Ocular Hypertension

Ocular hypertension refers to situations dealing with eye pressure. This eye pressure is called as intraocular pressure. This pressure refers to being higher than normal. Eye pressure is normally measured in millimeters of mercury. The normal eye pressure ranges within 10-21mm Hg. Eye pressure that is more than 21 mm Hg is referred to as Ocular hypertension. Ocular hypertension is expressed as a condition having an intraocular pressure of over 21mm Hg and is calculated measuring one or both the eyes on some occasions. The pressure inside the eye is measured using Tonometer. Ocular hypertension is not regarded as a disease. But, people affected with ocular hypertension should be considered closely than other people for glaucoma. Another term referred to augment intraocular pressure is known as glaucoma. A suspect of glaucoma is a person who is of more concern, so the ophthalmologist may look for glaucoma developments constantly owing to the increased pressure inside the eyes.
Increased intraocular pressure results from eye conditions. Ocular hypertension refers to elevated intraocular pressure without inflicting any vision loss or nerve damage. The occurrence of Glaucoma is seen only when the pressure is increased and the optic nerve gets damaged and the chances of vision loss becomes apparent. However, though your optic nerve seems to be normal, assessing or determining the eye pressure should be done by a medical doctor specialized in surgery and eye care. A doctor specialized in eye care is known as ophthalmologist and he assesses the drainage system is closed or open. The assessment of the eye drainage system is called as angle. This angle is viewed using a system called gonioscopy. This system involves using special contact lens for examining the drainage angles of your eyes. This helps in assessing the drainage angle when the eyes are open or closed.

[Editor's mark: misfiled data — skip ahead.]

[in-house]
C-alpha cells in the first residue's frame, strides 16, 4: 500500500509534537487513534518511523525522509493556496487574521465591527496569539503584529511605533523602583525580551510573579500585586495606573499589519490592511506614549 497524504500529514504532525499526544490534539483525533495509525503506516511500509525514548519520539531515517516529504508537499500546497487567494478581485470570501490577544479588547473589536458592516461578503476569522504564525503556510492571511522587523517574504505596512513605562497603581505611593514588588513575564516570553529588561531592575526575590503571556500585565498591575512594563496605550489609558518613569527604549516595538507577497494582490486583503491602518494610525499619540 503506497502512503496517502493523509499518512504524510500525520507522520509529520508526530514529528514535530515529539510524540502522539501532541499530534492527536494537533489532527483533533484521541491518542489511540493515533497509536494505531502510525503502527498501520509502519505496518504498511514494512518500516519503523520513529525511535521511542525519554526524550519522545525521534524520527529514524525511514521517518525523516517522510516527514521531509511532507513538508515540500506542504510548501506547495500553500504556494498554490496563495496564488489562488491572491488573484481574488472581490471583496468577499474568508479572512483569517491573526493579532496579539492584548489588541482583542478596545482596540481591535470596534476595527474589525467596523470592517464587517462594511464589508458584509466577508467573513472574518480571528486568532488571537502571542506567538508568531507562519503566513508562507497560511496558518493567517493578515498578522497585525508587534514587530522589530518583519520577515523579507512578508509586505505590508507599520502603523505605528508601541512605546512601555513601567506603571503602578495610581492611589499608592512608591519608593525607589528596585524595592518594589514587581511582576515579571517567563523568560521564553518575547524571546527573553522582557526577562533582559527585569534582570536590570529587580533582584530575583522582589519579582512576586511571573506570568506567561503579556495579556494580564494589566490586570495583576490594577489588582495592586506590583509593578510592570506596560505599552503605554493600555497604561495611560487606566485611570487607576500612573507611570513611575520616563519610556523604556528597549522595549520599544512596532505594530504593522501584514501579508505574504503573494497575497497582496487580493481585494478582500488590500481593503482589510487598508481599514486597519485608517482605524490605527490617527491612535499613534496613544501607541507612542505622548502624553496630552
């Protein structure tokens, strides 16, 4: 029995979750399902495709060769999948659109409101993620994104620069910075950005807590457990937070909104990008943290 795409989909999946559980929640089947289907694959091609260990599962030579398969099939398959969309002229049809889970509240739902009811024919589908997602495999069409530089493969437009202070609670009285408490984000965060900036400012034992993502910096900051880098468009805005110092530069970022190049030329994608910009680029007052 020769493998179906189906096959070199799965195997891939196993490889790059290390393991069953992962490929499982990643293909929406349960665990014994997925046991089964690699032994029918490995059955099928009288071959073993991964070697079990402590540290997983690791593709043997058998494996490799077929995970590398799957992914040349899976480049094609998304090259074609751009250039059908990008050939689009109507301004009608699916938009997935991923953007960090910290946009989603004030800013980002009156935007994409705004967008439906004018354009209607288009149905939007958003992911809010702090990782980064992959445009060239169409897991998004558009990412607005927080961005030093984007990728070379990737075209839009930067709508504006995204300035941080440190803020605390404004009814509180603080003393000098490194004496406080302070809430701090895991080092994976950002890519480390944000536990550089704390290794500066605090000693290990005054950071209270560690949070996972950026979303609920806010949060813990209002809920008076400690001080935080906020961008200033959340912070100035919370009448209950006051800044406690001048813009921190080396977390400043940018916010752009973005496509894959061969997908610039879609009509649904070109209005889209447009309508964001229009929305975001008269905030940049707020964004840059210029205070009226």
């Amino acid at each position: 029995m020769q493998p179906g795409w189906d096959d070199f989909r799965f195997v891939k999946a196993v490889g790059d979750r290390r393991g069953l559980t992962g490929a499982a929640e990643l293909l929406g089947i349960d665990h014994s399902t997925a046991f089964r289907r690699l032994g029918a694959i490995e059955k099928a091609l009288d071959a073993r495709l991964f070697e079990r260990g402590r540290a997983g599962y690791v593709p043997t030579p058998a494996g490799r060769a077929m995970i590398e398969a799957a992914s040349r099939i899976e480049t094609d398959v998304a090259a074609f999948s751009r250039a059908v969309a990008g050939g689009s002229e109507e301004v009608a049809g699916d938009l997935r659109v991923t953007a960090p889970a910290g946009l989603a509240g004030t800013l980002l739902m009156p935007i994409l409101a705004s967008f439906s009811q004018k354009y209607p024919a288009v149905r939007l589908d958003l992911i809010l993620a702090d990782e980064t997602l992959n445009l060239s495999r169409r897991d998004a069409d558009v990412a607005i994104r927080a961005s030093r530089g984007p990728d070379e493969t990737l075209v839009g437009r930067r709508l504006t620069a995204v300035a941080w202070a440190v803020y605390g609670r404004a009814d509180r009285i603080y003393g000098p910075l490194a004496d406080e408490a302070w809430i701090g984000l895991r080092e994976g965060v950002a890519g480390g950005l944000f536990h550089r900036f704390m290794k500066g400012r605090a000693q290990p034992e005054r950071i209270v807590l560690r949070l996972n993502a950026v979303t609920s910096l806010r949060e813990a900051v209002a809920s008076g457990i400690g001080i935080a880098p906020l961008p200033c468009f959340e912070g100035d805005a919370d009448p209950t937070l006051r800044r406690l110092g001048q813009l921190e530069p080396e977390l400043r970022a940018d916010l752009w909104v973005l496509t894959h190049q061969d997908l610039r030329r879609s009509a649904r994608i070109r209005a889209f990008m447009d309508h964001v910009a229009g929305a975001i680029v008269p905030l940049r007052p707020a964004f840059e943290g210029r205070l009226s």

Recent studies show that signs of damage owing to glaucomatous are slowly increasing over years. This risk can be reduced if the pressure of eye is decreased with the help of medications. This treatment can be done prior to vision loss. Patients having thin corneas are prone to higher risk. It is also observed that women are at greater risk than men, especially after menopause. The risk of glaucomatous damage arises in any person older than 40 years for both primary open angle glaucoma and ocular hypertension. However, though elevated pressure is a matter of concern for young people, there is adequate time to get exposed to increased level of pressures over their lifetime as well as towards the optic nerve damage.

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